Yet, if it were found, would it be as in demand as it was in the past?

    So could silphium make a comeback? According to Rowan, even if the herb isn’t extinct, it probably wouldn’t be to modern tastes – in the Western world at least. “There’s a whole bunch of seasonings that the Romans used to use, like lovage, that today most people haven’t even heard of,” says Rowan. Back in the day, lovage was a staple of the Roman dinner table. Today it’s virtually impossible to buy, consigned to niche online shops and obscure corners of garden centres.

    Although I see that WikiP:Lovage lists some uses in European cuisines, so I’m not sure what that’s all about.

    In fact, Roman cuisine wasn’t at all like Italian food. It was all about contrasting sweet with salty and sour foods (they liked to eat fishgut sauce, garum, with melon). Instead Rowan compares it to modern Chinese food. “If it was edible, they were eating it – nothing was off the table,” she says.

    Does anyone eat garum nowadays? Is it eaten with melon?

    Although that reminds me about some friends who went to one of the places where really high-end balsamic vinegar is made, and were served balsamic vinegar poured over ice cream. As I recall, they said it was delicious.

  16. Lars Mathiesen says

    Lovage (løvstikke) is making a small comeback in Denmark, it’s nice on new harvest potatoes. But until a few years ago it was just a name, I had never tasted it.

    Strawberries with balsamico is also good.

    I don’t know how close Worcestershire sauce is to garum, I think they gut the sardines before fermentation. Even surströmming is gutted before fermentation.

  17. David Marjanović says

    “There’s a whole bunch of seasonings that the Romans used to use, like lovage, that today most people haven’t even heard of,” says Rowan. Back in the day, lovage was a staple of the Roman dinner table. Today it’s virtually impossible to buy, consigned to niche online shops and obscure corners of garden centres.

    Over here it’s in every supermarket, and (again in the supermarket) a common ingredient even in instant soups. People also grow it in their gardens or on their balconies because it’s such a basic soup ingredient. Liebstöckel, Luschstock.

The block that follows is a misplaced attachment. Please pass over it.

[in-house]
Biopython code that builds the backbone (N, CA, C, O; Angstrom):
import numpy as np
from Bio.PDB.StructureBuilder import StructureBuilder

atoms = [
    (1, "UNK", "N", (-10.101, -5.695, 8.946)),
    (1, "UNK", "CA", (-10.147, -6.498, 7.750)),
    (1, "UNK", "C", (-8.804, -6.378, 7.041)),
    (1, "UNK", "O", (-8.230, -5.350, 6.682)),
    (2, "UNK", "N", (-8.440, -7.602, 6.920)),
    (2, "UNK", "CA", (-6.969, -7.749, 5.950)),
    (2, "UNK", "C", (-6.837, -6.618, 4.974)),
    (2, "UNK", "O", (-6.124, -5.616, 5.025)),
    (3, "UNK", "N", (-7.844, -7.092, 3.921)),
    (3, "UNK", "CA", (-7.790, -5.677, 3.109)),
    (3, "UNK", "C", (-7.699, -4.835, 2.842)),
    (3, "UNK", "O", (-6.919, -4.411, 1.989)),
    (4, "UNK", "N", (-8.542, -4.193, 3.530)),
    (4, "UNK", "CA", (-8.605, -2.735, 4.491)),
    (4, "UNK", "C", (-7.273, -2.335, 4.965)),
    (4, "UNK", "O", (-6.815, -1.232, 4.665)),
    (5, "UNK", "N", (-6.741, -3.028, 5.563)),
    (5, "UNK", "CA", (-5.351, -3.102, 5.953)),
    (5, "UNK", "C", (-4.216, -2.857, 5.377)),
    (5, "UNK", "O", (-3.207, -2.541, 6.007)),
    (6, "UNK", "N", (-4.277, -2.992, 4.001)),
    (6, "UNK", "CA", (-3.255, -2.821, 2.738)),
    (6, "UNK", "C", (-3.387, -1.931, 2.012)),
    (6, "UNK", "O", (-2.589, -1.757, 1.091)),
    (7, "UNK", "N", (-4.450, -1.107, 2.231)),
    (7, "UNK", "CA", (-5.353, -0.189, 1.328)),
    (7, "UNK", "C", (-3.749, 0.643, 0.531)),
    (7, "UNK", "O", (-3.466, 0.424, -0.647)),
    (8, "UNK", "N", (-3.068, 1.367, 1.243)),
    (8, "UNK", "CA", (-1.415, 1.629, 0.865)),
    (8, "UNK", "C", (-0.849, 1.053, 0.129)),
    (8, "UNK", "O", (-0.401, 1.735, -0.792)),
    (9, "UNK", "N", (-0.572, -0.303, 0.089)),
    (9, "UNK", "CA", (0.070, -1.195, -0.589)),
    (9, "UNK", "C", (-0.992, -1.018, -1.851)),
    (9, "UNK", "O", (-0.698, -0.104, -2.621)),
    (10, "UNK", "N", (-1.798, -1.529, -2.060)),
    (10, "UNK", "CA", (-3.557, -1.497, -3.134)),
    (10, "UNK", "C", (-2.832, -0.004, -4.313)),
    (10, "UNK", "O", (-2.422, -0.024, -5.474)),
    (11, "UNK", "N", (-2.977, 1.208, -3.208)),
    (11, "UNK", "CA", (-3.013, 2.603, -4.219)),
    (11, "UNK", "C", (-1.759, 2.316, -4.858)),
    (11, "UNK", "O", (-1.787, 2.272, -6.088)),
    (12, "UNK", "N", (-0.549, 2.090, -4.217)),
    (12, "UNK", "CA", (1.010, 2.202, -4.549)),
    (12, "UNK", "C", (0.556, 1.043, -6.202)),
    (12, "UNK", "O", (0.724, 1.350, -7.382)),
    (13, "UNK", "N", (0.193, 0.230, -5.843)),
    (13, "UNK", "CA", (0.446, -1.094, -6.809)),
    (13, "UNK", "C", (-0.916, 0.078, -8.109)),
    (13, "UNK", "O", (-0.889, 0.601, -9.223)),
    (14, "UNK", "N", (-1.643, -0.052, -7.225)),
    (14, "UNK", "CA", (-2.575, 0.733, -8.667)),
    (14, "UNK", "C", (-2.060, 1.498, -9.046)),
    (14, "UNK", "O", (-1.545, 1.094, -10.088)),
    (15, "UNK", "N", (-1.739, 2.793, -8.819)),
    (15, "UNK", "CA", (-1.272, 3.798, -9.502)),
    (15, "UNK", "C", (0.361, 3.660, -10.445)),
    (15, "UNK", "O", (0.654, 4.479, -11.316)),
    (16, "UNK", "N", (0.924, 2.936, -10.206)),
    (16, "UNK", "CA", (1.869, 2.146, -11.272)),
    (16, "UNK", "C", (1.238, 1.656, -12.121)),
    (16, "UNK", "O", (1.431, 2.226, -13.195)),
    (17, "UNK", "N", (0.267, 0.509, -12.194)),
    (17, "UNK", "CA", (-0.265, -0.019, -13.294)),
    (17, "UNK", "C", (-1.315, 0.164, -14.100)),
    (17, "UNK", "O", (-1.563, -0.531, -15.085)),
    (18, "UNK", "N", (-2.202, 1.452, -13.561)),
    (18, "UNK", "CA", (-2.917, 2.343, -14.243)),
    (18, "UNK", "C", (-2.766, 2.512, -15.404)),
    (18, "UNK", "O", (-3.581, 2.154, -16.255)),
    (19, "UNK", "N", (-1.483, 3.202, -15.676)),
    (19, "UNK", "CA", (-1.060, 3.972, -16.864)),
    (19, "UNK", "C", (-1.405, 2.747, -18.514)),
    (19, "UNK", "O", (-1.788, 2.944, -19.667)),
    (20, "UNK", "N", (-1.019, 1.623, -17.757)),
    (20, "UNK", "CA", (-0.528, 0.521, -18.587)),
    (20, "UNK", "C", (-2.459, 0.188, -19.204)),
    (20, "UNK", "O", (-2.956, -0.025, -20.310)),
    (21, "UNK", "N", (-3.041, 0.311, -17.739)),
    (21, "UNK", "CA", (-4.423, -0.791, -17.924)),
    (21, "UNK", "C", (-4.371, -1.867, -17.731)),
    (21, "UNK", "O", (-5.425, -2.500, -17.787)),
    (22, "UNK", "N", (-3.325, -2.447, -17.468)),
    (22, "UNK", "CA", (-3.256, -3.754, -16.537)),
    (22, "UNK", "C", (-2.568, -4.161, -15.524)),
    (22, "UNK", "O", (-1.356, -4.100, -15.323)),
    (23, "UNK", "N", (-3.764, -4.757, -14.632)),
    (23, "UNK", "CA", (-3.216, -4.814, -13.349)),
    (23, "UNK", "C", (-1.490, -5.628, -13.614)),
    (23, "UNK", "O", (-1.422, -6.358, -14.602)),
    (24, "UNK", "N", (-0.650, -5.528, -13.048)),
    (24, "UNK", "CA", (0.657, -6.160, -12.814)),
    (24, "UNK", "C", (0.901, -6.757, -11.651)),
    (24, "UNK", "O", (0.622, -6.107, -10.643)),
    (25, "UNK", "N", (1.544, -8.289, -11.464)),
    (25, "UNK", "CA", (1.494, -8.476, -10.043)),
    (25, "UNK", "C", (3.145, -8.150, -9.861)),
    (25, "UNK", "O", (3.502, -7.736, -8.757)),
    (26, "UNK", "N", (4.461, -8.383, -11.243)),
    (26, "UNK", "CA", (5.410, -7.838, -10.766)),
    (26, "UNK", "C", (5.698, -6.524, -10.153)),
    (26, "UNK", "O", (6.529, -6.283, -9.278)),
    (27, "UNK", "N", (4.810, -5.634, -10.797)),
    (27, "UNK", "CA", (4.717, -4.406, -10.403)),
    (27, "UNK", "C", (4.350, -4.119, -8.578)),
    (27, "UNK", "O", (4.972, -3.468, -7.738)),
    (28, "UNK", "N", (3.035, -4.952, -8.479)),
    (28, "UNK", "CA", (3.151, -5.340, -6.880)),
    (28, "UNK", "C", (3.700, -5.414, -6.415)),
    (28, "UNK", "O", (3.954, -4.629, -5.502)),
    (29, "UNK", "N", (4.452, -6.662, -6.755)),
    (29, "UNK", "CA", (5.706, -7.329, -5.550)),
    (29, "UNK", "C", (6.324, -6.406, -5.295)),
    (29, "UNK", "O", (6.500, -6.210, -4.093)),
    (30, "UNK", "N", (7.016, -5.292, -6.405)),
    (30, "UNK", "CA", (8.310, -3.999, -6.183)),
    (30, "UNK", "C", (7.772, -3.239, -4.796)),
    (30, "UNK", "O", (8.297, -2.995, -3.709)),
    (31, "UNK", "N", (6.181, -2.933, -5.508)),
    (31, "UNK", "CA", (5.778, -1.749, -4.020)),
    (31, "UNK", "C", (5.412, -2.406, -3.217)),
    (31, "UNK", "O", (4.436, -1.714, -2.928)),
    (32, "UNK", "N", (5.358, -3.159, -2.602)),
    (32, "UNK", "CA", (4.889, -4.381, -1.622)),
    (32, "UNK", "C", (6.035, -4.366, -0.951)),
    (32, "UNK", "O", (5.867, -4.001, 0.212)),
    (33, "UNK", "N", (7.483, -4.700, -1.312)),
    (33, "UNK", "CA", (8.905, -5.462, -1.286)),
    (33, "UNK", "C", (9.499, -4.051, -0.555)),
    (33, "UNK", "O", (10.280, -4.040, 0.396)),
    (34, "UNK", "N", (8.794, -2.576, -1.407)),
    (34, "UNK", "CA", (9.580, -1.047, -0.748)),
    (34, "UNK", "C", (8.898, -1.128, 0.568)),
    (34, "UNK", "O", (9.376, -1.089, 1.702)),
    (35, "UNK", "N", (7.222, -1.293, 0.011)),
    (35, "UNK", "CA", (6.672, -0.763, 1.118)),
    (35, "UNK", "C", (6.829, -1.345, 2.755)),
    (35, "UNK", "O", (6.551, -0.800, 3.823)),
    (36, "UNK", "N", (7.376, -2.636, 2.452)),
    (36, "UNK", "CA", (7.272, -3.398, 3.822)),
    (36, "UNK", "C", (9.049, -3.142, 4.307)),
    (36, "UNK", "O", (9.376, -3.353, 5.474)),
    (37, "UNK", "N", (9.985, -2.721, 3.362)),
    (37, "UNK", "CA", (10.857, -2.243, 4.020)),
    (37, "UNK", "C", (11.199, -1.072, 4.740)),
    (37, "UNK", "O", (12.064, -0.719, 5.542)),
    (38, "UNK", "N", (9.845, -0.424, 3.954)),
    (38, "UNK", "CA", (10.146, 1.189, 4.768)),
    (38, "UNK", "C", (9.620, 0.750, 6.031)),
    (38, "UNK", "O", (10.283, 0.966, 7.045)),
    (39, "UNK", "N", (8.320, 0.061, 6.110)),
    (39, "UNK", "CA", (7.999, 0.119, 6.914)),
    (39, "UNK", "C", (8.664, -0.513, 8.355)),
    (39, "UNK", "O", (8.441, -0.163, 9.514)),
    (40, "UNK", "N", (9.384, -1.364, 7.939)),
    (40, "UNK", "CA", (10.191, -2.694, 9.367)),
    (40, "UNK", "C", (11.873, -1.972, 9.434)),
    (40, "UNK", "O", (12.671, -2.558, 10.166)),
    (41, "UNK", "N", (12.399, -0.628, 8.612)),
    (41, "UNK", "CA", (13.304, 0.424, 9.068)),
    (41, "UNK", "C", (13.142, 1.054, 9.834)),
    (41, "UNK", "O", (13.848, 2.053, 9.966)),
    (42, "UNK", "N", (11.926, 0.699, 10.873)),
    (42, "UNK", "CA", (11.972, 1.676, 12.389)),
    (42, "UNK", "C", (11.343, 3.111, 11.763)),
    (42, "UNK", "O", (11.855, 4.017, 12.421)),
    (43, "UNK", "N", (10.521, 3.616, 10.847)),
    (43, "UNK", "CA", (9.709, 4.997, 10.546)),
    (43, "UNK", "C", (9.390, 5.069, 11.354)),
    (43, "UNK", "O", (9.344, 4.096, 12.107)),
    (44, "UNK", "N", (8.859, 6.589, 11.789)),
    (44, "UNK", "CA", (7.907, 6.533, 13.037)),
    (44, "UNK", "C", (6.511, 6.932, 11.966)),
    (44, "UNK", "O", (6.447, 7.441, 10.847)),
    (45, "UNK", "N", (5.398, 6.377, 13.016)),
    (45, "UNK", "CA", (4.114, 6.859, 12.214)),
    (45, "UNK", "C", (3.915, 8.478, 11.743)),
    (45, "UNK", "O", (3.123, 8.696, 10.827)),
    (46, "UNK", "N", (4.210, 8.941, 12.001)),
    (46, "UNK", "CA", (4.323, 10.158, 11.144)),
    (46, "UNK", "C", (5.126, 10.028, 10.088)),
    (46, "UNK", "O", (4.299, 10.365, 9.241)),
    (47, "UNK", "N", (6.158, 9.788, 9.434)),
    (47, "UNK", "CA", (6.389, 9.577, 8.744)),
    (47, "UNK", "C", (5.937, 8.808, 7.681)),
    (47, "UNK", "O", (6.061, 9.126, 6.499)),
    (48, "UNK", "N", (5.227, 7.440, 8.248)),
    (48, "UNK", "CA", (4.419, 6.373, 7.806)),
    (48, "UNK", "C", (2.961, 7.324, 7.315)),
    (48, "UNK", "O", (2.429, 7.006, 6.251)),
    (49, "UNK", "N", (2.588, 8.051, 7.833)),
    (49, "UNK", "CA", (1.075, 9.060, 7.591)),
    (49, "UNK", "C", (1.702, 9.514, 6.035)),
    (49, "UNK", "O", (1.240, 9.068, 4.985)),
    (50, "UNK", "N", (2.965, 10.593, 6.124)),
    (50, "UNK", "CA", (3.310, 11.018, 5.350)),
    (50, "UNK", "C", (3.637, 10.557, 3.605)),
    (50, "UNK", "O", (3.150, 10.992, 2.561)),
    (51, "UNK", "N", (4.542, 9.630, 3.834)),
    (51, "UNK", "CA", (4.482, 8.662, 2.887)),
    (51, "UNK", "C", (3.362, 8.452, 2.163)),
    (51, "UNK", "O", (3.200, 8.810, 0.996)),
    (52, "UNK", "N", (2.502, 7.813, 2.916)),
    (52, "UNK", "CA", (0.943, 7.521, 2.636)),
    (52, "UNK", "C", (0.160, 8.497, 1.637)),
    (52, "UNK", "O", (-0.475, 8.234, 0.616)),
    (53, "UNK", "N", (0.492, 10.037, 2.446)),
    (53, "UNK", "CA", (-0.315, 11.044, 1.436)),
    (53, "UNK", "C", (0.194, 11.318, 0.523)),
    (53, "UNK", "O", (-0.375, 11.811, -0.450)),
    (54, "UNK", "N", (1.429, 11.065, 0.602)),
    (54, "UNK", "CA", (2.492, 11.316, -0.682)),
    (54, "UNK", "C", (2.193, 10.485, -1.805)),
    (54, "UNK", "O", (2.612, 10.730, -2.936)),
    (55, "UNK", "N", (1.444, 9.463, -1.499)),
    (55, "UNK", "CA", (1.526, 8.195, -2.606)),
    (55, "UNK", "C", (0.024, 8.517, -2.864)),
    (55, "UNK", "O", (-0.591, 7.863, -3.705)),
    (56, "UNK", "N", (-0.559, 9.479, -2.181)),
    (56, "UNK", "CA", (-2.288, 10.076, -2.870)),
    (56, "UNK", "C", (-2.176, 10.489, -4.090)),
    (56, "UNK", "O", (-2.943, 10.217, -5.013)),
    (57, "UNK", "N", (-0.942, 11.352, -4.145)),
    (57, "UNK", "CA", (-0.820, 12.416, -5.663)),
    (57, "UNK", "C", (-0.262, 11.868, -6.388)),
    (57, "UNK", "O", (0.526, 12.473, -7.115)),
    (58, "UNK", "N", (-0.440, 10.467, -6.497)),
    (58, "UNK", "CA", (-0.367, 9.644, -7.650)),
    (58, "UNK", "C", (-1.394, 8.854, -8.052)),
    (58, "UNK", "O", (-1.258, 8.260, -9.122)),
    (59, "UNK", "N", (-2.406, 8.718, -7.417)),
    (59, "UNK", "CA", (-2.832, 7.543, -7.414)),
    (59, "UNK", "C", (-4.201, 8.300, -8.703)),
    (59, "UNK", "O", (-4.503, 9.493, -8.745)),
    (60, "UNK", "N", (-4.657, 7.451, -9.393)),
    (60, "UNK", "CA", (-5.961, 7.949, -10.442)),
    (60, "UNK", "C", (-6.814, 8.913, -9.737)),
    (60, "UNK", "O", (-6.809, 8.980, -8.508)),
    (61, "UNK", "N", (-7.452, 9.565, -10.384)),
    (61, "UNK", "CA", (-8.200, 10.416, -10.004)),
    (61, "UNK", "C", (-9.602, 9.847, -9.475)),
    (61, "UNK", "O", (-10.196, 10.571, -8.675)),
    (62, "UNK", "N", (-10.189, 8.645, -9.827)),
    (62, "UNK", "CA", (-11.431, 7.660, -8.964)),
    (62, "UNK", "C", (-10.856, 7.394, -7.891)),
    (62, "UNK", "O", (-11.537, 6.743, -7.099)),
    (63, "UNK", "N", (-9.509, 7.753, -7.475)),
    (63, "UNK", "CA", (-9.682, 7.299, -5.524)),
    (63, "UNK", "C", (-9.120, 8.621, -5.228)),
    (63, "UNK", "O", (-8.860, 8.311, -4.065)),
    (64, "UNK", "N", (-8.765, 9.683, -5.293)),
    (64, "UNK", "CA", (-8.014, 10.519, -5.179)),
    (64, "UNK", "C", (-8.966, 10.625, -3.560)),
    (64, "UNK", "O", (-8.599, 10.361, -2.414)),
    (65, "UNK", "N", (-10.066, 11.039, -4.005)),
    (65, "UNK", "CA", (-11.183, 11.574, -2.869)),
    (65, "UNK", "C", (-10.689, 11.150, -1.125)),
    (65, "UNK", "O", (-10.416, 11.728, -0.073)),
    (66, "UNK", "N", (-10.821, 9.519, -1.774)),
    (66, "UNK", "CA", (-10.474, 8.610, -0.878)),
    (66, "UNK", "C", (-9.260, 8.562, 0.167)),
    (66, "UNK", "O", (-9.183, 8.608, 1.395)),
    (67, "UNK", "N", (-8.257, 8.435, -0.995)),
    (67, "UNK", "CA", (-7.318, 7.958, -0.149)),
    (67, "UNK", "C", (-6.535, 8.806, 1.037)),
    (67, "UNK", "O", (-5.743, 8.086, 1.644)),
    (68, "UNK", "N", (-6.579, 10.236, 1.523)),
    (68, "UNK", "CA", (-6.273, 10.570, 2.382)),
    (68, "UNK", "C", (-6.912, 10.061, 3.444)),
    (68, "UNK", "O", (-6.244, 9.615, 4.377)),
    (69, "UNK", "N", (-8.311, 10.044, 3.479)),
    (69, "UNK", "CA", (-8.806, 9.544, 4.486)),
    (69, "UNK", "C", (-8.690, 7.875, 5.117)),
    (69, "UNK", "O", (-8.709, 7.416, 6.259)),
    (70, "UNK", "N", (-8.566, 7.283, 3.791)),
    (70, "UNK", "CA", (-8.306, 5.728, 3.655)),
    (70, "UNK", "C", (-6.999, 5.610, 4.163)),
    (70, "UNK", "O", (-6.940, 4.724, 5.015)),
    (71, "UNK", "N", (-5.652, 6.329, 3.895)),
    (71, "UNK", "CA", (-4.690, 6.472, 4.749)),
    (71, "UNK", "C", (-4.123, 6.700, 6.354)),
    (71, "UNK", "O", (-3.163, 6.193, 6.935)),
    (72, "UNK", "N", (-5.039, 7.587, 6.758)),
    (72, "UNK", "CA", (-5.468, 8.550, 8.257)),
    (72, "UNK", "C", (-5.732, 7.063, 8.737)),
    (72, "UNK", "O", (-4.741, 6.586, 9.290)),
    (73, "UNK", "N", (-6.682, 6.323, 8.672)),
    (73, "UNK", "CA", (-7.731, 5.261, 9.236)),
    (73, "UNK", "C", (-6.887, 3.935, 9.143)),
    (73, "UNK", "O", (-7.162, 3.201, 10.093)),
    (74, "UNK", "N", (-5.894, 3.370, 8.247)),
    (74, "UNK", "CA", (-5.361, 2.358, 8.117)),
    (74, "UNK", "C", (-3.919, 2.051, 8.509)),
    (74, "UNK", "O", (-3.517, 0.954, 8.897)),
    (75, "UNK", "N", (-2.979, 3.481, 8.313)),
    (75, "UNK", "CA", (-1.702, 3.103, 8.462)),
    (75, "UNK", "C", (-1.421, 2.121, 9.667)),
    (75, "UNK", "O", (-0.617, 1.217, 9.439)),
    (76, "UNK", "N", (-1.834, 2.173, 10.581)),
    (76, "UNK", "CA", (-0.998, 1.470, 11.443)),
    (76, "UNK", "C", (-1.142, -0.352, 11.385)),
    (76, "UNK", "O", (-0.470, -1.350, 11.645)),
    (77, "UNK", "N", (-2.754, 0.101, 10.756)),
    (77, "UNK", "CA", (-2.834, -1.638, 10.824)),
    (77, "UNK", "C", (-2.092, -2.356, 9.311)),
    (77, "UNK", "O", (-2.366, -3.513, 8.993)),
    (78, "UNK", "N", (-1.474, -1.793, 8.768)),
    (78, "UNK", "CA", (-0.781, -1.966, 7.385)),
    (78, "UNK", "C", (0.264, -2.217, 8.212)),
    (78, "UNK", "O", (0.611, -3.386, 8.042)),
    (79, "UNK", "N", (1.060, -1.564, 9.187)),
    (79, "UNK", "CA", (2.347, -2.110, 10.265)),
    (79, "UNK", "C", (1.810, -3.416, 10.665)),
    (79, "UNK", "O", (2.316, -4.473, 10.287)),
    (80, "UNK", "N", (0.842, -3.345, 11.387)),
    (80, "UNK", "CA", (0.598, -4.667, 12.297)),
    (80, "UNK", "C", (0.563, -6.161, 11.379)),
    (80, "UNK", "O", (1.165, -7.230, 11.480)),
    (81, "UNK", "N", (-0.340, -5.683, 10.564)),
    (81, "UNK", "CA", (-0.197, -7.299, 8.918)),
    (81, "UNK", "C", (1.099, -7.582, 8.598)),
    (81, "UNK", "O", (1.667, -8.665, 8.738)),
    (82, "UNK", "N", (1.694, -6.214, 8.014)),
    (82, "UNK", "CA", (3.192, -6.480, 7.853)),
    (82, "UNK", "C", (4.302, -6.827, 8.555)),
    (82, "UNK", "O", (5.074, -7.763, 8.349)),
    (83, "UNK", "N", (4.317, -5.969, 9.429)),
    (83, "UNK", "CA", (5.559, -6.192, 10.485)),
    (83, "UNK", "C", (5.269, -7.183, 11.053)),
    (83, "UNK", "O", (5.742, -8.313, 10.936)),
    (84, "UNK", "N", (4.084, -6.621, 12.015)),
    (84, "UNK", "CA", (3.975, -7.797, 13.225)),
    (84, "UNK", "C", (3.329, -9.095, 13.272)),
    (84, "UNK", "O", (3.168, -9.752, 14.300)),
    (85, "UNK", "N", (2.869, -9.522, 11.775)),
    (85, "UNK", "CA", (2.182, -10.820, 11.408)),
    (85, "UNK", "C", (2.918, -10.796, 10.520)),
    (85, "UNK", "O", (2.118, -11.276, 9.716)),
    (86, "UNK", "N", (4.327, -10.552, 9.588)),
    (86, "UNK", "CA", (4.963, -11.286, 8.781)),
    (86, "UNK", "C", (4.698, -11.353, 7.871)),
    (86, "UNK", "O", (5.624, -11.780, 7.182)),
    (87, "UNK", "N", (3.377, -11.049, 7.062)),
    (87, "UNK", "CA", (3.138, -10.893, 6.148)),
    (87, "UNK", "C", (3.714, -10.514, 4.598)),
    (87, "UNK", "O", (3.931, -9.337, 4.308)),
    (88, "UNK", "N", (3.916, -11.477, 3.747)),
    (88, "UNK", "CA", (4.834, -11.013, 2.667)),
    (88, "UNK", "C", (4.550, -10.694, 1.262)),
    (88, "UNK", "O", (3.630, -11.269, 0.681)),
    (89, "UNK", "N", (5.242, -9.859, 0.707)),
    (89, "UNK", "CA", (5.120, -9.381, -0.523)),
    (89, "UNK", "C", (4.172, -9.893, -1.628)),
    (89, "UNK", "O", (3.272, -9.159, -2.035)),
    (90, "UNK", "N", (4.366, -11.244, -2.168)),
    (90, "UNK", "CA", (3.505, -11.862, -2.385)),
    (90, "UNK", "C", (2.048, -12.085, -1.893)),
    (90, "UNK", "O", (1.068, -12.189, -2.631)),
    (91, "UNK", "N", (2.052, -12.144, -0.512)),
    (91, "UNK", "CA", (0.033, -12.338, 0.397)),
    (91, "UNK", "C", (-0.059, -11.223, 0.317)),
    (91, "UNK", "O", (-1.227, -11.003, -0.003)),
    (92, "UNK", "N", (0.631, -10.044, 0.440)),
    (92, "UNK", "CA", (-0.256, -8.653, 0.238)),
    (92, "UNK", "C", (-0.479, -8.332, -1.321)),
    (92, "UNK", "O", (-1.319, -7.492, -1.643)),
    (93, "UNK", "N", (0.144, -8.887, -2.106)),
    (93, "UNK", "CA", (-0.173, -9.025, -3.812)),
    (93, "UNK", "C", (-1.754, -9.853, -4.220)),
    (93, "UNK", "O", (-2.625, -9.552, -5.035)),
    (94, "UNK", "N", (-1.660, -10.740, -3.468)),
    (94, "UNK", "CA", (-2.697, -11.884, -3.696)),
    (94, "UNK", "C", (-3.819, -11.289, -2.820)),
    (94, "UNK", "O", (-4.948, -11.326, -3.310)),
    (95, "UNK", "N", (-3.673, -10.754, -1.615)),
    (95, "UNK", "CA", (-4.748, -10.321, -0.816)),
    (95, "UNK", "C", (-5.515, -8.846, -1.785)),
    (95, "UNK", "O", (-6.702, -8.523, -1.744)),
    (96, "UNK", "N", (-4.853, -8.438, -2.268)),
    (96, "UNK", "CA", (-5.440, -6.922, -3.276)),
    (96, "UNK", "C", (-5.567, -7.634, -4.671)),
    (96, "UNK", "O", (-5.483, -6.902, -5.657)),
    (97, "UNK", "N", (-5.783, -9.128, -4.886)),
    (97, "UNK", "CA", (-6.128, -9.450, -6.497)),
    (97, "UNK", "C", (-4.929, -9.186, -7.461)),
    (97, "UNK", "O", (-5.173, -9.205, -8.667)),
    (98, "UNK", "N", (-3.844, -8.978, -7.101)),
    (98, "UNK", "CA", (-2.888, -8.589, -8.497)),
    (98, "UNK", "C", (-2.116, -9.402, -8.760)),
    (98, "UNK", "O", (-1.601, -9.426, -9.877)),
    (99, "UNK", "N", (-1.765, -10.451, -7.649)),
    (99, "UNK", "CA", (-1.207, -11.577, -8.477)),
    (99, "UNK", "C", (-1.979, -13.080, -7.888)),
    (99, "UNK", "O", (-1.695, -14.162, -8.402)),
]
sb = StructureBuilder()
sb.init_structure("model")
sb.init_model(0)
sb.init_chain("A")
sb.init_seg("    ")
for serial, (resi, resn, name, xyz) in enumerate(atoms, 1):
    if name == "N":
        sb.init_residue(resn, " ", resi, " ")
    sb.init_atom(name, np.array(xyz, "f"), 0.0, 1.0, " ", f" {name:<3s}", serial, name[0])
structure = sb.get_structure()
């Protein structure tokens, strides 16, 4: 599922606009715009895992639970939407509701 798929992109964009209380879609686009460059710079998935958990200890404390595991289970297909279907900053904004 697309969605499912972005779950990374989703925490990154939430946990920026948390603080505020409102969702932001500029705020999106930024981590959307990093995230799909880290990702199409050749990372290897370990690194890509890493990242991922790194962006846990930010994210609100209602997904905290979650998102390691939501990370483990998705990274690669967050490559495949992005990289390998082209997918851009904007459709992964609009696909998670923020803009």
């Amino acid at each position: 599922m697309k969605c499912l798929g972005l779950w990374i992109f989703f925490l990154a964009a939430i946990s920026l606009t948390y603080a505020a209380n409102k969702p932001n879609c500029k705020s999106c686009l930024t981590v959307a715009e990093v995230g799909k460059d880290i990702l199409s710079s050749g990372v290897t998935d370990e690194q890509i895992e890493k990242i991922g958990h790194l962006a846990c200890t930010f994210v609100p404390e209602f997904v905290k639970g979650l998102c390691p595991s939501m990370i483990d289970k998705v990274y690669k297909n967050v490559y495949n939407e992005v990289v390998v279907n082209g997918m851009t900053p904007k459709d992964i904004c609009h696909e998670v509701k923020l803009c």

18. Lars Mathiesen says

    Now chervil I haven’t seen in two or three donkeys’ ages. We had it in broth with hard boiled eggs innit.

  19. Laser = Lars + E. Coincidence?

  20. I’ve seen lovage appear intermittently (maybe under the name “love parsley” or some such) at some high-end groceries here, but it’s not a standard thing. Chervil I actually use, but I only normally see it dried, which makes it very, very bland.

  21. Lars Mathiesen says

    There are no coincidences. I do like me some fennel.

    Note to self: Check the next farmers’ market, chervil is supposed to be in season until October. Also I want to pickle some giant cucumber (asier) if I can get it.

  22. When I used to make stew frequently, I would use fennel instead of celery. It has more flavor and doesn’t get so mushy. I also had a fennel-watermelon soup once, which was quite good.

  23. Lars Mathiesen says

    Leaf celery and I don’t agree, I can taste it hours later. I don’t get that with fennel. Celeriac now, that is comfort food. Meat balls in creamed celeriac, like granma made it.

  24. I should perhaps say that I once found what I took to be a celery plant growing in my garden, even though I had not planted celery that year (although I had the previous year). However, it was apparently not celery grown from last year’s seed, but rather one of the wild, poisonous umbellifer varieties (although I never figured out exactly which one). I consumed a tiny quantity of grated root from the plant, and it made me violently ill.

  25. Lars Mathiesen says

    See? It is out to get us.